Paper perfect

Christina Lihan gained a following from building cut paper sculptures of people's homes, local hotels and European cityscapes. (Amy Beth Bennett, Sun Sentinel) (Amy Beth Bennett / Sun Sentinel / April 17, 2013)

Christina Lihan builds South Florida hotels, houses and skyscrapers without ever having to break ground.

She uses thick watercolor paper and Exacto knives to create multidimensional, cut paper sculptures of cityscapes and European buildings detailed replicas that look like bas-reliefs of the real thing.

"I think of them as paper sculptures, but you can't walk around it,'' said Lihan standing in her home/studio off Las Olas Boulevard, where she's surrounded by works. Some are 2 to 6 inches deep and framed in shadow boxes. Others are sketches of works already completed for her clients.

One includes a wall-sized scene of the National, Ritz-Carlton and Delano hotels standing shoulder to shoulder on Collins Avenue in Miami Beach. Small details, from the fonts used in the hotels' names to the Art Deco flourishes in the lines of the windows and balconies, can be seen in the rendering.

With drawers full of markers and corners stacked with watercolor paper, it's easy to think of Lihan's work as architectural-based. She grew up in Wilton Manors wanting to be an architect and went on to train for the field at the University of Virginia and Columbia University, where she received a master's.

"I thought, 'I am going to get to build all these great buildings and draw all day,'' recalled Lihan, who worked as an architect for firms in Boca Raton and Atlanta. "[But] it's not as creative as I had hoped. Architecture is now all mostly on computers. That's why I don't miss it a lot.''

The paper sculpting started out as a fun side project to her day job and has evolved into an entrepreneurial career. After receiving commissions for the mini replicas, she left Atlanta and moved to Fort Lauderdale to focus on her paper models full time.

"The economy was tanking and no one was building anymore,'' Lihan said. "All the architectural firms were shrinking. It was now or never. I didn't know what I was doing but I was going to create art full time. I just went for it and decided to take the leap."

In her dining room, which serves as her work studio space, Lihan begins her projects by taking a photo of the building or home. Then she sketches it.

"I blow [up] the sketches into the size that it's going to be,'' said Lihan, who cuts patterns based on the design, then folds and layers the pieces, which look like plaster on canvas. Each model generally take about two weeks to complete.

She also builds frames to house the tiny buildings. Hold up a light or flashlight to the frames and you see the depth and shadows in the compositions.

"By cutting paper, I'm creating scenes instead of painting them,'' said Lihan, who holds up her hands to boast of her job hazards. "Paper cuts! I get them all the time."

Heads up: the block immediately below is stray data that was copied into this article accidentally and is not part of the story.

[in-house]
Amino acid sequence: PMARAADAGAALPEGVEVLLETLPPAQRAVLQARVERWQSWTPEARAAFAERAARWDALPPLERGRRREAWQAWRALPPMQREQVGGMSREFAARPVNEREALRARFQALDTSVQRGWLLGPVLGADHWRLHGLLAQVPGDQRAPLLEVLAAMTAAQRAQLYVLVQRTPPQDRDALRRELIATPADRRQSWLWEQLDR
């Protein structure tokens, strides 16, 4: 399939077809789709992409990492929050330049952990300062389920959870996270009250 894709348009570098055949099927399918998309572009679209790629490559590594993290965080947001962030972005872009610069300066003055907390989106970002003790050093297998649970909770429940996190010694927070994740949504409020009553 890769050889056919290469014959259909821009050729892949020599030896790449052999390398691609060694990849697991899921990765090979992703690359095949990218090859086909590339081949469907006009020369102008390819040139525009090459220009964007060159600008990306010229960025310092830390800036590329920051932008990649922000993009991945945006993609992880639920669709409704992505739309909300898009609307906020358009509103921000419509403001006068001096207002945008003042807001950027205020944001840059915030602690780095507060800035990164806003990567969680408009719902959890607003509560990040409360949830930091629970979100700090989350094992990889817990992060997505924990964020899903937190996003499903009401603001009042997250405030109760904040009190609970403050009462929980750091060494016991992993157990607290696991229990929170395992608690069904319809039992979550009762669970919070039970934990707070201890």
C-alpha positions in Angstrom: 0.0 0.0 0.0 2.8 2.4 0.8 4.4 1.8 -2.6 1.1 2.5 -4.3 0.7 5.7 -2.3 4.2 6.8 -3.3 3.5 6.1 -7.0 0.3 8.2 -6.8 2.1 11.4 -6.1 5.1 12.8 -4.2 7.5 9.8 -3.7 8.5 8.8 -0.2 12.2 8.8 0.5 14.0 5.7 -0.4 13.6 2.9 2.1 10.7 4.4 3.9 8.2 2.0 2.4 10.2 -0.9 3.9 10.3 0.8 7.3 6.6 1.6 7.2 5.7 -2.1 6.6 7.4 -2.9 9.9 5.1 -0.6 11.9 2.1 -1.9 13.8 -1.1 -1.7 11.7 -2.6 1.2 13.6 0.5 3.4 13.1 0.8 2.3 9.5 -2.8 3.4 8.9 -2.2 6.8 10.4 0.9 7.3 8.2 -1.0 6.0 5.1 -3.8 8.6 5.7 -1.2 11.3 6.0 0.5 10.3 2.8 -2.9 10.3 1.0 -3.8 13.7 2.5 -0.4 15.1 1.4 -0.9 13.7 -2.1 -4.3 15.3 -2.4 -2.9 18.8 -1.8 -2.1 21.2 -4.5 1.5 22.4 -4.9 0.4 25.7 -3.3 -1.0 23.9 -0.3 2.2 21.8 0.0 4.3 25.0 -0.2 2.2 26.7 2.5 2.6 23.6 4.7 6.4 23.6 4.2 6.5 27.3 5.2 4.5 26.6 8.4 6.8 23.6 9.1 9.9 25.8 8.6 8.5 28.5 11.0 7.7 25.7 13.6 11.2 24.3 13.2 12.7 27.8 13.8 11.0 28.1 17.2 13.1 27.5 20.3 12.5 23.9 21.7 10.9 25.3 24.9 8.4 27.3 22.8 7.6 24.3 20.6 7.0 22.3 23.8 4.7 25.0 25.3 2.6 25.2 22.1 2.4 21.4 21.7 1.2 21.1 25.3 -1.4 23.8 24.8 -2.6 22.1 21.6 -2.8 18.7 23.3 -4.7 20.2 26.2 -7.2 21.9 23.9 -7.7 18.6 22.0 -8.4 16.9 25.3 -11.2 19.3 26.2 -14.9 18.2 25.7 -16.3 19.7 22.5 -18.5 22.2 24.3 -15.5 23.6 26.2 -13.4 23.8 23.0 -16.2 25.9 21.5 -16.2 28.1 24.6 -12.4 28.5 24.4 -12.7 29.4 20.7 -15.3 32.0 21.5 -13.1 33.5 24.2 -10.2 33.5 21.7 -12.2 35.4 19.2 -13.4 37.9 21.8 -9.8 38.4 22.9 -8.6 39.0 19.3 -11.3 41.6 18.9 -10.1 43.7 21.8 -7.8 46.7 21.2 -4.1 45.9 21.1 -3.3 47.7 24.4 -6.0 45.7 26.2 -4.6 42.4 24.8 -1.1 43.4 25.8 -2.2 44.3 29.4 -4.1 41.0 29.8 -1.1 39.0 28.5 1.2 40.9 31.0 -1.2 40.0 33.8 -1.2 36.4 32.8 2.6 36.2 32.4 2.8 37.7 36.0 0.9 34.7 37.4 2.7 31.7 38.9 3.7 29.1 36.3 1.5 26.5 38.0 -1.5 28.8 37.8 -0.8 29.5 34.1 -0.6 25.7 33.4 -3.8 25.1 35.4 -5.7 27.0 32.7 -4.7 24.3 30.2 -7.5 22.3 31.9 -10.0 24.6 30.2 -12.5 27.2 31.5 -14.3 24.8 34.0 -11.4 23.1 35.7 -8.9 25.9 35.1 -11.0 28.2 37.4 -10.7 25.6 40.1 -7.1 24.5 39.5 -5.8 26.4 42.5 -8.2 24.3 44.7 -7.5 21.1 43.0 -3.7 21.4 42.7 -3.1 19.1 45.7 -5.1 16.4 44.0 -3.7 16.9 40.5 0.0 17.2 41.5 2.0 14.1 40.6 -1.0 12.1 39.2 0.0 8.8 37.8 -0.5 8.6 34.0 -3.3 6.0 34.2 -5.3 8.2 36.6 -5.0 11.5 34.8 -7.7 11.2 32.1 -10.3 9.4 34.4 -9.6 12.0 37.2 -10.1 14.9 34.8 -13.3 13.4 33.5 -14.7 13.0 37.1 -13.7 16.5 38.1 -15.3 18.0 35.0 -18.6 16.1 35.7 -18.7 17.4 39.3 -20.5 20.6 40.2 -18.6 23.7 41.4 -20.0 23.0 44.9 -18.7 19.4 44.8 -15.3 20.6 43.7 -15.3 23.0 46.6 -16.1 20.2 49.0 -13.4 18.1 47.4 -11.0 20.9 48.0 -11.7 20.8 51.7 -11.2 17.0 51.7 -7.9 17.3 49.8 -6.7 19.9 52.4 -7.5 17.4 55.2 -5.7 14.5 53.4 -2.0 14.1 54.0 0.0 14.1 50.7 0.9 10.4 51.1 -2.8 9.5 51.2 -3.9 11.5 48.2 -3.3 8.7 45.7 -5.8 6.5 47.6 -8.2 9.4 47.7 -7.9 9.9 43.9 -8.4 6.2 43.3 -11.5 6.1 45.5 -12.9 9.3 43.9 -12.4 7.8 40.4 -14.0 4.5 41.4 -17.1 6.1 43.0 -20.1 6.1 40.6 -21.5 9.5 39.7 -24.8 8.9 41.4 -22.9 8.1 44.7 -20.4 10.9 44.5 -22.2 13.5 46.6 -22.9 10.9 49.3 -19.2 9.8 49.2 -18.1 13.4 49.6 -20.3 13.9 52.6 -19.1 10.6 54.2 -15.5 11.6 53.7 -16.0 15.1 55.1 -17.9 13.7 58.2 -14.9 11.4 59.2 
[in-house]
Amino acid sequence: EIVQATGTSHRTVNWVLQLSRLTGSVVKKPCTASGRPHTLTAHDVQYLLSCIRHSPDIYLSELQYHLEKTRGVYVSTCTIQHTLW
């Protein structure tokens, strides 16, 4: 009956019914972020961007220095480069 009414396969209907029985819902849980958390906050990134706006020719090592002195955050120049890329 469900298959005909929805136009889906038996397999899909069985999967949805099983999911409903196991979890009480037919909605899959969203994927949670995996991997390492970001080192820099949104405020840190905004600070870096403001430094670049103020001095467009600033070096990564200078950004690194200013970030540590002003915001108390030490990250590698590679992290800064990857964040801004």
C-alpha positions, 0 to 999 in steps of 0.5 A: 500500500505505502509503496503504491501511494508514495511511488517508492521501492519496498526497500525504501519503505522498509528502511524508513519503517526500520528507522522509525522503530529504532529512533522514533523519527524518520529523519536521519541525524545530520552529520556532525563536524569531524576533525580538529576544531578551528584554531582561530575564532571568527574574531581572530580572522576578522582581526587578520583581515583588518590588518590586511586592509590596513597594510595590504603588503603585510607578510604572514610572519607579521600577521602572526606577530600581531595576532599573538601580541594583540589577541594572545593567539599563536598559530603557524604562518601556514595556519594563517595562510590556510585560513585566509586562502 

Through showings and word-of-mouth referrals, Lihan has sustained herself (and her black fluffy cat Quoi) through her craft. Local hotels such as The Pillars in Fort Lauderdale and The Biltmore in Coral Gables sell her work, which can range from 24 inches high and 36 inches wide to 4 feet high and 8 feet long. She charges $600 to about $3,000 for a piece, depending on the size.

Lihan's works are now everywhere. She completed pieces for the Cleveland Clinic Lou Ruvo Center for Brain Health in Las Vegas and for H20 Cafe, which is inside a renovated 1937 Art Deco-designed building in Fort Lauderdale.

For a couple living in Hong Kong, Lihan created a piece inspired by Thomas Jefferson's home, Monticello, in Virginia.

One of Lihan's local fans is Lisa Marie Browne, executive director of the Friends of the Uffizi Gallery, a Palm Beach-based nonprofit group that supports the restoration and maintenance of artworks at the gallery in Florence, Italy.

Browne commissioned her to create three paper sculptures — two for her Boca Raton home and one for an ex-boyfriend in New Jersey. The two in her home are replicas of the Uffizi Gallery and the top of the Chrysler Building skyscraper in New York City.

Browne said she appreciates the uniqueness of Lihan's craft.

"She takes this pride in her work and you can see the delicate hand [she uses],'' Browne said. "There are very few artists that you can see who can stand alone. You always have a comparison in mind. Her work is very architectural. It stands alone because it's done with paper."

Lihan said she would eventually like to create pieces based on her own architectural designs.

"I want to do buildings that are in my head,'' she said. "I love a challenge."

johnnydiaz@tribune.com or 954-356-49349

If you go

Christina Lihan's work will be part of an exhibit called "Mid-Century Fort Lauderdale Design" from 6 to 11 p.m. Saturday at the Harold Golen Gallery in Wynwood, 2294 NW Second Ave., Miami. Free. Info: haroldgolengallery.com or lihanstudio.com